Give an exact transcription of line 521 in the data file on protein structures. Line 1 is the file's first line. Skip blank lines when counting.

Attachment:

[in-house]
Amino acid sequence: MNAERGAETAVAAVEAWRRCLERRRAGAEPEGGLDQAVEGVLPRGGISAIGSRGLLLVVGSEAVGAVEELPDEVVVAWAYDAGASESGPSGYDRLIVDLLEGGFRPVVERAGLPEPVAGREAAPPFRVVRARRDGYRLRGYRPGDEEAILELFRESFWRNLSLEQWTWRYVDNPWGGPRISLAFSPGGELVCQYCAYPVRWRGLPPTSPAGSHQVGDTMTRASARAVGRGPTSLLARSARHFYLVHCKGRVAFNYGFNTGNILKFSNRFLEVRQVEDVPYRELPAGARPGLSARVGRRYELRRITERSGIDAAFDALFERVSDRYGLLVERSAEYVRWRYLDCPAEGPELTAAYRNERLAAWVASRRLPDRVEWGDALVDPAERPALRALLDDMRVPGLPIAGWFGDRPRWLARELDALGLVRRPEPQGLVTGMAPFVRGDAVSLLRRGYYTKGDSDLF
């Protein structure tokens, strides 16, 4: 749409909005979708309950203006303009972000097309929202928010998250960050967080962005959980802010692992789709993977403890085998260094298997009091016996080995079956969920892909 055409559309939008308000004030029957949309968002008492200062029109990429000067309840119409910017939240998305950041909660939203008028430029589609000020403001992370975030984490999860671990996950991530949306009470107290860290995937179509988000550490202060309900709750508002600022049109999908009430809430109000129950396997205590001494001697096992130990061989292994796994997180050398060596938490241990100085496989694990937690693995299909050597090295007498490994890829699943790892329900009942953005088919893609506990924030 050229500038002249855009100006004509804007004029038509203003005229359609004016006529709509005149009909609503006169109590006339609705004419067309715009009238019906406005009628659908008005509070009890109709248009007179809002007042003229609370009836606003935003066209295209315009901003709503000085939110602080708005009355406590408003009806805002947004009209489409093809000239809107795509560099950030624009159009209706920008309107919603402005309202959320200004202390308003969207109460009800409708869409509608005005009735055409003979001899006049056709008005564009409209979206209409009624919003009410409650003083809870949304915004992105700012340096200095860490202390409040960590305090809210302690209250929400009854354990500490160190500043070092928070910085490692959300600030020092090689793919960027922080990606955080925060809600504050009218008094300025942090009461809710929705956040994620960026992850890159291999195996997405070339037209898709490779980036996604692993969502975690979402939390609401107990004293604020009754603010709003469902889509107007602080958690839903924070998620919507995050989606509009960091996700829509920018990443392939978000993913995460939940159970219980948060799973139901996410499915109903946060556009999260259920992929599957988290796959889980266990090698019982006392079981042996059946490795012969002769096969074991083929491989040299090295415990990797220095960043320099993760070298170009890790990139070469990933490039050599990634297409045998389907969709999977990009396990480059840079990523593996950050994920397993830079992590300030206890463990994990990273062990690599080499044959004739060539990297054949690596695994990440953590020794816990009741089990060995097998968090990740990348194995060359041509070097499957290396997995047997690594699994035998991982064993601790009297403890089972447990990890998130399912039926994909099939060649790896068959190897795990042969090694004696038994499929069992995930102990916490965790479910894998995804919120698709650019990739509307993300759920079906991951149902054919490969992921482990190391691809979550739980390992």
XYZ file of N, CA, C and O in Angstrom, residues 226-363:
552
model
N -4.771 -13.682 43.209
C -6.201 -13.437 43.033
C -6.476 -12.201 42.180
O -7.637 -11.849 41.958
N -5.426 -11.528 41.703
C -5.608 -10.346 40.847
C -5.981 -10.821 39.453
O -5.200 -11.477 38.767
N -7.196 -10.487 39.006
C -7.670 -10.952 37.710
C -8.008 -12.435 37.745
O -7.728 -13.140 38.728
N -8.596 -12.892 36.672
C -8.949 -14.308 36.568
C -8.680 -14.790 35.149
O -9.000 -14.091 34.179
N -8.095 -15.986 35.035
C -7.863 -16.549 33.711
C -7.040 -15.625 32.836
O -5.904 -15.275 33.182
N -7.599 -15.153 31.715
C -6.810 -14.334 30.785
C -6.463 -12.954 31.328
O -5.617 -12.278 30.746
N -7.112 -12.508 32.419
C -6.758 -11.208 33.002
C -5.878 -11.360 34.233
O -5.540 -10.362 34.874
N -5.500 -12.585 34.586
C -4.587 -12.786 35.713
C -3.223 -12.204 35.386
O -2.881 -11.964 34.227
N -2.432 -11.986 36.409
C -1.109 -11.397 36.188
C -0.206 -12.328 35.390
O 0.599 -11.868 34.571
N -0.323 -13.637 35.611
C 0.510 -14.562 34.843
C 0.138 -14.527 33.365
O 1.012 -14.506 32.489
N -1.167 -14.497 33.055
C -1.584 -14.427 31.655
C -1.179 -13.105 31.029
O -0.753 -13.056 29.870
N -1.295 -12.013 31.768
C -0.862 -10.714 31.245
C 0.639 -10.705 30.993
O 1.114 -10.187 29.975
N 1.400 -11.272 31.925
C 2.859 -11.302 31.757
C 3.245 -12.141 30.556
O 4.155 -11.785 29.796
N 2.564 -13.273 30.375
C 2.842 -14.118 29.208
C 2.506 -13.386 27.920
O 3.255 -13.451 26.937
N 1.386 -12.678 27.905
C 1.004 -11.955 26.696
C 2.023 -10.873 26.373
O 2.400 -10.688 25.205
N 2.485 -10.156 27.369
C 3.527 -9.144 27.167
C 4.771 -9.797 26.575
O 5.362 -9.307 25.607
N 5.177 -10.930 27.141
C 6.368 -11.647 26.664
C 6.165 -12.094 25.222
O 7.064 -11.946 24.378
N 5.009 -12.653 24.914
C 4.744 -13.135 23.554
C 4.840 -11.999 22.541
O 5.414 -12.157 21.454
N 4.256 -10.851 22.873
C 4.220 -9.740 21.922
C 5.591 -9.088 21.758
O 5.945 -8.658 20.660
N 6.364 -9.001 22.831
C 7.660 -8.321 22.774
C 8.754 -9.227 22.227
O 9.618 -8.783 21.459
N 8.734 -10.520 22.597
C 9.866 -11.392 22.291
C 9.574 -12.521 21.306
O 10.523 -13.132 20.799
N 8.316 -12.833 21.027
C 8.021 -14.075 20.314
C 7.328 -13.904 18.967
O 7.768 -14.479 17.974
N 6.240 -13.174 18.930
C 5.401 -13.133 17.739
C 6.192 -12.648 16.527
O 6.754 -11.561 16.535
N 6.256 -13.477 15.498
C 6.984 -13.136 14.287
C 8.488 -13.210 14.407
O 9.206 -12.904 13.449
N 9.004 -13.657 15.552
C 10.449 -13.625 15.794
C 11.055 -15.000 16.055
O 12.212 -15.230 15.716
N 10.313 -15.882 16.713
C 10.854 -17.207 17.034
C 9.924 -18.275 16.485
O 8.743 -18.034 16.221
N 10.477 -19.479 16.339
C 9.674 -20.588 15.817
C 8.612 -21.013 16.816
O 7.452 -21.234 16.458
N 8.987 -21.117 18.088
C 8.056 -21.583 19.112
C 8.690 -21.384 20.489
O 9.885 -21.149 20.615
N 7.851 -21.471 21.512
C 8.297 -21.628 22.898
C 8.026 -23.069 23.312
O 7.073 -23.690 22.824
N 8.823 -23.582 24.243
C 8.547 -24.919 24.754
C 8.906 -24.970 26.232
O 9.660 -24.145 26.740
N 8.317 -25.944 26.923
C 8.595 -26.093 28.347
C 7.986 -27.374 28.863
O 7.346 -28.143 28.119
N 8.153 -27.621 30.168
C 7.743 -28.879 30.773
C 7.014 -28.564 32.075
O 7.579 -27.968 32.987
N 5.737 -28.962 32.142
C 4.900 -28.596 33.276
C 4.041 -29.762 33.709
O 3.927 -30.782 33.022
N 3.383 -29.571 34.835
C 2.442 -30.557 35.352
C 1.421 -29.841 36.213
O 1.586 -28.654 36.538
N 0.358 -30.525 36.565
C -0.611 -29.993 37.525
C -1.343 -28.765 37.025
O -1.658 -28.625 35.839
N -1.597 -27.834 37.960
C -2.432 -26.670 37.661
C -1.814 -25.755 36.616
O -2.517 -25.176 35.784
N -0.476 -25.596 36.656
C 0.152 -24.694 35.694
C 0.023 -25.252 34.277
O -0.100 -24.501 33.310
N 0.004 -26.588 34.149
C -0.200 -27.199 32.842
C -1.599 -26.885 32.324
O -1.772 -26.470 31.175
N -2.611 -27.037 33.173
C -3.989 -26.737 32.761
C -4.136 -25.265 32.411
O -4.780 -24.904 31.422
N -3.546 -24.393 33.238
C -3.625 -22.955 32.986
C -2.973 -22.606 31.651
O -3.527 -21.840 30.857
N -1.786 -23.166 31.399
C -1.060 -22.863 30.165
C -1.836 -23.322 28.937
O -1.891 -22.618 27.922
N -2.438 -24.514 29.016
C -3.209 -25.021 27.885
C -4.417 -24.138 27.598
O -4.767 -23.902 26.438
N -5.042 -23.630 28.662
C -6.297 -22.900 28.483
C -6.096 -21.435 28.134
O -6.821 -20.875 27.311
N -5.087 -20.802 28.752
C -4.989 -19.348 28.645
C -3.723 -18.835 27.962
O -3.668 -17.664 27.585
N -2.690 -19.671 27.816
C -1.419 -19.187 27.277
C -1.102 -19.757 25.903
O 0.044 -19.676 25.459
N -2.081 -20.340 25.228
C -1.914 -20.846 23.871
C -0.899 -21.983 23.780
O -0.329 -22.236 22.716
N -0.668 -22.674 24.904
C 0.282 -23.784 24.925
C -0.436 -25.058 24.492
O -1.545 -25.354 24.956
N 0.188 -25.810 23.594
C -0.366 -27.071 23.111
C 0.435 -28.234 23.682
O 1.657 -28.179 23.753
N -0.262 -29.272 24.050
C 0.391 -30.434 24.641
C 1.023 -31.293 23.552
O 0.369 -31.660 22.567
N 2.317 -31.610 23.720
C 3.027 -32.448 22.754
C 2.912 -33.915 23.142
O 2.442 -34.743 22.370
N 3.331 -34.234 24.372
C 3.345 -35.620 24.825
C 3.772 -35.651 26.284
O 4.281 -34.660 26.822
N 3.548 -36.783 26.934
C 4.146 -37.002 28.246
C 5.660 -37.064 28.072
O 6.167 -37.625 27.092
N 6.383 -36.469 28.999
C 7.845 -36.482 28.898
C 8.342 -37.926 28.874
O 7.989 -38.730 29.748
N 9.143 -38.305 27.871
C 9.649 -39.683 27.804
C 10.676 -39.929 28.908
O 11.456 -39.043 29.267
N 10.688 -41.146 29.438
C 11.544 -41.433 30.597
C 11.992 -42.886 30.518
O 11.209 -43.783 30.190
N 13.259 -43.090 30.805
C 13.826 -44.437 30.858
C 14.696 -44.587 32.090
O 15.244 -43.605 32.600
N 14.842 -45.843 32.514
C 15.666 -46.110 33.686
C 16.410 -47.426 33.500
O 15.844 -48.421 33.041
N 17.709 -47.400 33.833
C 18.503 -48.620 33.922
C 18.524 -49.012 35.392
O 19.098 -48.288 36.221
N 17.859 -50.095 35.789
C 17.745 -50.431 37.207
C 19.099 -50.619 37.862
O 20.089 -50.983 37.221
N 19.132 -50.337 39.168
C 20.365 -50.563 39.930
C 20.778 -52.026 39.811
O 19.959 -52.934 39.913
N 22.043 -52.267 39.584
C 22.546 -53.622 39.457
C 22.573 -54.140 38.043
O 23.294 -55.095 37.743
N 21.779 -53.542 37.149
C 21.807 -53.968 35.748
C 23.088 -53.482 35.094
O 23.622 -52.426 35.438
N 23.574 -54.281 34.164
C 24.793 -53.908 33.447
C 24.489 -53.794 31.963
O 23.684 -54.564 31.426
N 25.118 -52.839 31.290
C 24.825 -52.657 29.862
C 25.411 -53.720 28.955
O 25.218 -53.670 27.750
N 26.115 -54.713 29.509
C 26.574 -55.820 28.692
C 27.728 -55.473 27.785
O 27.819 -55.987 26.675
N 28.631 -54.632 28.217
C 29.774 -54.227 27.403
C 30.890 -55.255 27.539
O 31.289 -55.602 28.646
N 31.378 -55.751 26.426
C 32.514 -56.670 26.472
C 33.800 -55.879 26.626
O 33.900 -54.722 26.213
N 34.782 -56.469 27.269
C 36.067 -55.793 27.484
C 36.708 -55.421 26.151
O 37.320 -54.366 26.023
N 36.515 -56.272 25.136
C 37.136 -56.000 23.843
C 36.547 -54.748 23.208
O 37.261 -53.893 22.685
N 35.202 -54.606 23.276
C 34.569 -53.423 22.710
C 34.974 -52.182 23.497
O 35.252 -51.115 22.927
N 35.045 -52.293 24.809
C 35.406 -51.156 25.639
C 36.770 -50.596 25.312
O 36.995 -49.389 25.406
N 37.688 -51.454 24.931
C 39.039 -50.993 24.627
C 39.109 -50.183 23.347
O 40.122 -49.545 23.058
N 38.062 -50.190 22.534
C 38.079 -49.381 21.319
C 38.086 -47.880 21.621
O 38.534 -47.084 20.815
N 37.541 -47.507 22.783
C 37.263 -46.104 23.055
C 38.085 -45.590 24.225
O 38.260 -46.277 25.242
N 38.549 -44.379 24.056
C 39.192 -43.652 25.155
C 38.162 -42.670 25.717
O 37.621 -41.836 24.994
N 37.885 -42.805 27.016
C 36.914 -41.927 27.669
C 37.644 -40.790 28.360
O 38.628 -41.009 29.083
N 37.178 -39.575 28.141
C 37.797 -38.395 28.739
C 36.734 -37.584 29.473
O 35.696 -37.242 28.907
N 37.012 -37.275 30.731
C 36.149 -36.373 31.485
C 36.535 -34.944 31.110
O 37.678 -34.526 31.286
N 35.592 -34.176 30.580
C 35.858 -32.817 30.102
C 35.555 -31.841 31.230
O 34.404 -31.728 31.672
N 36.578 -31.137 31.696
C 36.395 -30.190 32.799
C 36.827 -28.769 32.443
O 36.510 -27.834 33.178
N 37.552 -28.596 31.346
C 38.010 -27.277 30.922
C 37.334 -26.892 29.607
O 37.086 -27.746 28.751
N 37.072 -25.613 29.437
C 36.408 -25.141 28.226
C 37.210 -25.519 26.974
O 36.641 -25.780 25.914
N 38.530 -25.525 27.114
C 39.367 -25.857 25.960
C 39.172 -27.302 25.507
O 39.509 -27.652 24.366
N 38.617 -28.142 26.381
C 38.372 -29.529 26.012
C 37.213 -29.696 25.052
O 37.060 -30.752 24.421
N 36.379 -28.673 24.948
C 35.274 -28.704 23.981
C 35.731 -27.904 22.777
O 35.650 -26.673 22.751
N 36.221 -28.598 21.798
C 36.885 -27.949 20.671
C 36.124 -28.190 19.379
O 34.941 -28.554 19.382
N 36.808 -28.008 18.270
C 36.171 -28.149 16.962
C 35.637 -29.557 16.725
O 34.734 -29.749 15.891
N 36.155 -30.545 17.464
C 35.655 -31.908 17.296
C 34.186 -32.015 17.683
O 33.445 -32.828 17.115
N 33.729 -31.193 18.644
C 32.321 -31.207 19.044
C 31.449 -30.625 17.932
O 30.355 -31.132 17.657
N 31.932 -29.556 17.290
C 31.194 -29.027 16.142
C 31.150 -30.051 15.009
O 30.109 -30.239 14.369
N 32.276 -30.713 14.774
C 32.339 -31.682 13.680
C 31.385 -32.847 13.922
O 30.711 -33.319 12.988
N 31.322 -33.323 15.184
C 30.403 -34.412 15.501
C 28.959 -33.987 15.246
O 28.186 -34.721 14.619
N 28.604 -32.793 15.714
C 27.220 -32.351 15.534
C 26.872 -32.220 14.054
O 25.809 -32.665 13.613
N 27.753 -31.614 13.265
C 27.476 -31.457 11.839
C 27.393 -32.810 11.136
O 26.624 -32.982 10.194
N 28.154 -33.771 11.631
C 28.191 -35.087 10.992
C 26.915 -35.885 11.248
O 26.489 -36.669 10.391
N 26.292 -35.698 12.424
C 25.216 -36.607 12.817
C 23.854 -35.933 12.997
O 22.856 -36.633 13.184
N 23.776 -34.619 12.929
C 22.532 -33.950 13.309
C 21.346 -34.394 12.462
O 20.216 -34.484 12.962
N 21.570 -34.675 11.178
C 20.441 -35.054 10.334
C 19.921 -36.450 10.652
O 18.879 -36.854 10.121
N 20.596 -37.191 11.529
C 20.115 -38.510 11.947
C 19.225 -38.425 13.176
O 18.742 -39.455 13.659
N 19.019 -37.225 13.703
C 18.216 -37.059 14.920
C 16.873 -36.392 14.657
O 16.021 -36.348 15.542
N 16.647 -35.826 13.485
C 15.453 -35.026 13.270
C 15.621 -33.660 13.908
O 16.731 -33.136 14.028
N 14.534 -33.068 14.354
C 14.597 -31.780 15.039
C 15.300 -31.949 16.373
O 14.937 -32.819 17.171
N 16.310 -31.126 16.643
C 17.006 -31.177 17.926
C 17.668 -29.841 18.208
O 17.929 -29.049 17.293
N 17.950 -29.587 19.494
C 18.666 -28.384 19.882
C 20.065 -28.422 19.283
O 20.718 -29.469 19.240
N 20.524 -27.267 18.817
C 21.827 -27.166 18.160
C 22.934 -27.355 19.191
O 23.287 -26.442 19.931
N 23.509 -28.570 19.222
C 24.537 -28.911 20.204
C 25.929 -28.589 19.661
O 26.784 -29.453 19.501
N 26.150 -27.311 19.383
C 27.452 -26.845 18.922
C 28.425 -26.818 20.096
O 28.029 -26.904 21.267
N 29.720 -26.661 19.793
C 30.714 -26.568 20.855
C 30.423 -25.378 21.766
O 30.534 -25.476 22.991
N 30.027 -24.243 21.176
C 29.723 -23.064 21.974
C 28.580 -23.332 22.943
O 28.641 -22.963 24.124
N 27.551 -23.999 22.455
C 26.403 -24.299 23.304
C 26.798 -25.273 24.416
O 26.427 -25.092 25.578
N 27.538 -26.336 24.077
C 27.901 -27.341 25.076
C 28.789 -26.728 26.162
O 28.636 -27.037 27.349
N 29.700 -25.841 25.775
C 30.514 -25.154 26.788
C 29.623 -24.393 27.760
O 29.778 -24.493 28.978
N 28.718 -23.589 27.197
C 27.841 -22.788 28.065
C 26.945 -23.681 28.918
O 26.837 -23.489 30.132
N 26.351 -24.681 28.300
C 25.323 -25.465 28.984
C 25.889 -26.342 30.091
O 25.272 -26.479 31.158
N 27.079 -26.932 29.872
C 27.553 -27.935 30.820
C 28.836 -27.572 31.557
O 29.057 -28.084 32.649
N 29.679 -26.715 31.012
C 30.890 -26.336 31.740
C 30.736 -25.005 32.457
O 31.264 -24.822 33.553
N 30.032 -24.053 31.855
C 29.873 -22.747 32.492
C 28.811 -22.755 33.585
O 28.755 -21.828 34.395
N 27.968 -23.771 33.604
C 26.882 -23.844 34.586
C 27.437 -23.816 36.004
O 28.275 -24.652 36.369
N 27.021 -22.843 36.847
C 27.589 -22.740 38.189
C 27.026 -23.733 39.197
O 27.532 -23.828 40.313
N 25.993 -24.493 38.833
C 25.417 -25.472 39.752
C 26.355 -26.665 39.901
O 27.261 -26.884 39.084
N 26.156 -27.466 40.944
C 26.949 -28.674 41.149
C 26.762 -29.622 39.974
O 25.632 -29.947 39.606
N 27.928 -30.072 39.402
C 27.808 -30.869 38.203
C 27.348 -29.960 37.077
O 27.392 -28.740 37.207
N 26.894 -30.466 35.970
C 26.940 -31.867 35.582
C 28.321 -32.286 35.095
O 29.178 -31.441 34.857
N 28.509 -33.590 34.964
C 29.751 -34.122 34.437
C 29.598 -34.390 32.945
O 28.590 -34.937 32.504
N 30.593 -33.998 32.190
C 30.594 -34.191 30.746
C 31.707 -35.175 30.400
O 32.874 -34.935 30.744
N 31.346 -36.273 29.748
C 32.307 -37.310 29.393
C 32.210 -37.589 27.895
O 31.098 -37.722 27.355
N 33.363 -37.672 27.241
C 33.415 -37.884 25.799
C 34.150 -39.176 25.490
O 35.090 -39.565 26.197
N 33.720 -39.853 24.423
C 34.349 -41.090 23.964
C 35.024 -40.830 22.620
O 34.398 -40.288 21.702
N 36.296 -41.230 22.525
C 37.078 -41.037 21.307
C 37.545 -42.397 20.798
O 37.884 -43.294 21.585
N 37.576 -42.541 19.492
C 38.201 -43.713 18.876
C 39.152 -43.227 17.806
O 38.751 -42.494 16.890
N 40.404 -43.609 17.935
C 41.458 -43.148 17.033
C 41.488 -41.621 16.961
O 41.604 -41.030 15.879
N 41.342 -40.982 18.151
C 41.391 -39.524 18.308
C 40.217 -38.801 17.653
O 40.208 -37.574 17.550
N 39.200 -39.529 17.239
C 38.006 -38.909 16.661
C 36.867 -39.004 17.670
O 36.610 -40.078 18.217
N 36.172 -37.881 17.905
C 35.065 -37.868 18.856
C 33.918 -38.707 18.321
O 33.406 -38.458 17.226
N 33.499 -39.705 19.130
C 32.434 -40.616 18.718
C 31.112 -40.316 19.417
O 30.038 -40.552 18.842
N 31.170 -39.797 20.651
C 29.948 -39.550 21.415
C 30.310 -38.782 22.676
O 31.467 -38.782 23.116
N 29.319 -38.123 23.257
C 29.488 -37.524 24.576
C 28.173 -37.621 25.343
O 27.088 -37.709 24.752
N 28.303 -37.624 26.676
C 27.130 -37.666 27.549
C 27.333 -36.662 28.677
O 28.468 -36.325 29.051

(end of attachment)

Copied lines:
C 37.545 -42.397 20.798